Furnace Creek formation (foreground) and Artists Drive formation (darker rocks in the background), seen from
Zabriskie Point.

20,000 years ago, Death Valley was a grassy savannah with a warm, moist climate.  A large, freshwater lake, Lake Manly, filled the fault valley to a depth of 600 feet with runoff from melting glaciers during the Ice Age.  Mudstone formed at the bottom of the lake.  11,000 to 12,000 years ago, the climate shifted to become warmer and drier, causing the lake to shrink and eventually dry up, leaving salt and mineral deposits behind, which can be seen at the well-known salt flats at Badwater Basin. 

Part of the shoreline of Lake Manly can be seen along the Beatty Cutoff.  Notice the rounded beach pebbles and
linear, rounded shape of the beach berm.


Badwater Basin is a famous tourist destination known for being the lowest point in North America at 282 feet below sea level.  Beneath Badwater, there are between 9,000 and 11,000 feet of sediments that have washed down from the mountains over the millennia.


The Black Mountains, which rise up several thousand feet above Badwater to the east, are composed of ancient rock, 1.7 billion years in age.  Exposed in these mountains is a metamorphic core complex, the literal "roots of the mountain," or basement rocks that were brought to light through uplift and erosion as extensional forces created the Death Valley graben 2-3 million years ago.  Geologists believe the sloping side of these mountains is the fault plane of a detachment fault (a low angle normal fault), and that as younger rock slid off along the fault plane, these mountains slowly rose.  The formations in the picture below, where metamorphic basement rocks are exposed, are called Turtlebacks.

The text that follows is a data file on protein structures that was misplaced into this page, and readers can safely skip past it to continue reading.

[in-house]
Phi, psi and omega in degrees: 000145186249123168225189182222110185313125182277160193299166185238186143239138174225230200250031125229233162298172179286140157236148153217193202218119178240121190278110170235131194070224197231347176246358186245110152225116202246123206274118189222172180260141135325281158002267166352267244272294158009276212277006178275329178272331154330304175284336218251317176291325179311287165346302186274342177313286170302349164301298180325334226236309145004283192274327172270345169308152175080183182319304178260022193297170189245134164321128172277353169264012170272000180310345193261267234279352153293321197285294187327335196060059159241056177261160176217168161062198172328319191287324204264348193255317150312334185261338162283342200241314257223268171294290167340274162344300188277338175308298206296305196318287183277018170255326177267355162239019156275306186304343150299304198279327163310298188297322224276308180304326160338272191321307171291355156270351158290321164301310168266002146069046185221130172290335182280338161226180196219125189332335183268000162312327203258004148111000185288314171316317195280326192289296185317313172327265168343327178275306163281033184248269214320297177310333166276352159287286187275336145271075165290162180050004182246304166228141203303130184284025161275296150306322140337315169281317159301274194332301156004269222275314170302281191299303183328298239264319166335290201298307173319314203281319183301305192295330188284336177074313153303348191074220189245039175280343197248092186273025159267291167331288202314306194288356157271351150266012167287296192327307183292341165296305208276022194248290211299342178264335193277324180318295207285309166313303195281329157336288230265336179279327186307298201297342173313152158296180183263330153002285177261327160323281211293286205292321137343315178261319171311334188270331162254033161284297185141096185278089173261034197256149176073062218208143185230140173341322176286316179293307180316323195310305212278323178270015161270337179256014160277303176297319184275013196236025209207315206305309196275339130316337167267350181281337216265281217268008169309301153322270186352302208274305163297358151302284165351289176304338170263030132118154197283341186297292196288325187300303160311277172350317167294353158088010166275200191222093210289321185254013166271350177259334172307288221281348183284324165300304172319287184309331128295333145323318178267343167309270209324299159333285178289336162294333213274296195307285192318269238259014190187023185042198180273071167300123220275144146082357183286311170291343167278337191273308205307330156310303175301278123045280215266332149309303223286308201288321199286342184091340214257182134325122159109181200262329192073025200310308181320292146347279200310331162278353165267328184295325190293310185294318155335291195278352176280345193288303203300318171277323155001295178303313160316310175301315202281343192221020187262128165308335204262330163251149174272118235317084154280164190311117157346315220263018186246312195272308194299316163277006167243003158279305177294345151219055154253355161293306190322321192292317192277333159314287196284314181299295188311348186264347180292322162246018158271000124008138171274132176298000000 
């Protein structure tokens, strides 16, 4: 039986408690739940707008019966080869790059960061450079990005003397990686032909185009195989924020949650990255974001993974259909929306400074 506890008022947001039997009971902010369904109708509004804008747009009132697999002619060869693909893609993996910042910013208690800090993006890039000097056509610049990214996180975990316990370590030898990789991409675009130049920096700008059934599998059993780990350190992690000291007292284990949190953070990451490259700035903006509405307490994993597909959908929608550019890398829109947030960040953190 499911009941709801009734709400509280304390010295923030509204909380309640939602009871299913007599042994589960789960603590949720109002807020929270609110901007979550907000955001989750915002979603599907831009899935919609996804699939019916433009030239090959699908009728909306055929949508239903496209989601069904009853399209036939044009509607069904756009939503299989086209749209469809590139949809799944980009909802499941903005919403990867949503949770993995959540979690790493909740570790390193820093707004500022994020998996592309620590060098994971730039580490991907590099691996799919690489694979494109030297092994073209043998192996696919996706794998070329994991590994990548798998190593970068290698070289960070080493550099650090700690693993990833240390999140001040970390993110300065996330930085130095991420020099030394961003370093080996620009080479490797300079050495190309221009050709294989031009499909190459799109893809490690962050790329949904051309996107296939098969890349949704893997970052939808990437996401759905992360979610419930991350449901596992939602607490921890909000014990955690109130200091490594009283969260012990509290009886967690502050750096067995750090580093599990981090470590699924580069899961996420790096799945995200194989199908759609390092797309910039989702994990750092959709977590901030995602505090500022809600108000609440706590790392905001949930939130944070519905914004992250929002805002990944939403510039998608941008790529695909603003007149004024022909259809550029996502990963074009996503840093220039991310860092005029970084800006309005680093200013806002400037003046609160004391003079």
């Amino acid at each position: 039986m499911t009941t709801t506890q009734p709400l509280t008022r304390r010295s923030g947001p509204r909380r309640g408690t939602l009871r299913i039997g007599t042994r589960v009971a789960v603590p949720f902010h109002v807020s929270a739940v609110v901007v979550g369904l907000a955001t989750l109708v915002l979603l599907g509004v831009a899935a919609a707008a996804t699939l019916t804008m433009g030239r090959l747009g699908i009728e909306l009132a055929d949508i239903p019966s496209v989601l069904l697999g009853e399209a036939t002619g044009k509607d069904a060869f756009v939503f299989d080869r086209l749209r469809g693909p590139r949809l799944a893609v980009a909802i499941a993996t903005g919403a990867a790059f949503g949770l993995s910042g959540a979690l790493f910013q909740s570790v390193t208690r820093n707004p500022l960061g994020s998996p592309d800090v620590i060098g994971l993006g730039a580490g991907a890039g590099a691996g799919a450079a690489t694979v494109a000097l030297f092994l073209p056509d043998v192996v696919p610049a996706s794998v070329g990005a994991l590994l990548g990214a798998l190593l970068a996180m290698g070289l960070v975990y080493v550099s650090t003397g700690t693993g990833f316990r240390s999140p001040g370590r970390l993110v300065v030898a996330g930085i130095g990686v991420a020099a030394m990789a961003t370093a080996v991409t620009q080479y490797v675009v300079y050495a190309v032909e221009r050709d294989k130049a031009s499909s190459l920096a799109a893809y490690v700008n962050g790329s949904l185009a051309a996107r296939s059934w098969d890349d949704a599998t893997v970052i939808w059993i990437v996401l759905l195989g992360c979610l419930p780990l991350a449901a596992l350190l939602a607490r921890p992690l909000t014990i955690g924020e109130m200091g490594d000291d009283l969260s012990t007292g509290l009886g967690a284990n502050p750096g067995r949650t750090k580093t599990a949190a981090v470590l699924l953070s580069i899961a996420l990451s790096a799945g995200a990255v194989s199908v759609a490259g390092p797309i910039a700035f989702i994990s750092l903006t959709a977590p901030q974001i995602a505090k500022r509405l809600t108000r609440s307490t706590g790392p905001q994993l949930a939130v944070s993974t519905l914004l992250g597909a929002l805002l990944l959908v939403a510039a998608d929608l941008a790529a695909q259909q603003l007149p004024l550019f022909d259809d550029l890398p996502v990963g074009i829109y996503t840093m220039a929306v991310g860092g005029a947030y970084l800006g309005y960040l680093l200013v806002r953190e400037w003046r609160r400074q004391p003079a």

Turtleback at Mormon Point

The Mesquite Flat sand dunes are a beautiful sight, especially with the snow-capped Grapevine Mountains as a backdrop.  A few of my classmates and I explored these dunes at night, climbing one hill after another until we were far enough from the road to sit in silence.  Once we were deep in the dunes, we shut off our headlamps and let our eyes adjust to the darkness.  As clouds drifted across the sky, Venus and familiar constellations blinked on and off.  We sat in the sand dunes for almost two hours, soaking in as much wonderment and awe as we could (which is not a hard thing to do on a starry desert night).  From Mesquite Flat sand dunes, it was about a two-mile hike across the desert back to our camp at Stovepipe Wells.

Mesquite Flat sand dunes at sunset

The Mesquite Flat sand dunes formed as wind carrying fine particles of quartz and feldspar, likely weathered from the Cottonwood Mountains to the north and northwest, sweeps down the valley, only to be interrupted by Tucki Mountain at the northern end of the Panamints.  This interruption in the wind current results in eddies which slow the wind, causing it to drop its load of sand in the area where the dunes have formed.


If you ever get a chance to visit Death Valley (in the cooler months), take it!  It's a wild, remote, fascinating place, with a stark beauty that is sure to captivate.  Geologists, botanists and adventurers alike will find more than enough to enthrall them for days on end.  But remember to be prepared: the desert, for all its beauty, is a harsh and dangerous place.  Carry and drink more water than you think you need, wear sunscreen, sunglasses and a hat.  But also bring warm, waterproof clothes (in layers) and sturdy boots!  A good, properly staked-out tent is important if you plan to camp.  It does rain occasionally in the desert, and strong winds are always likely! 

Happy adventuring!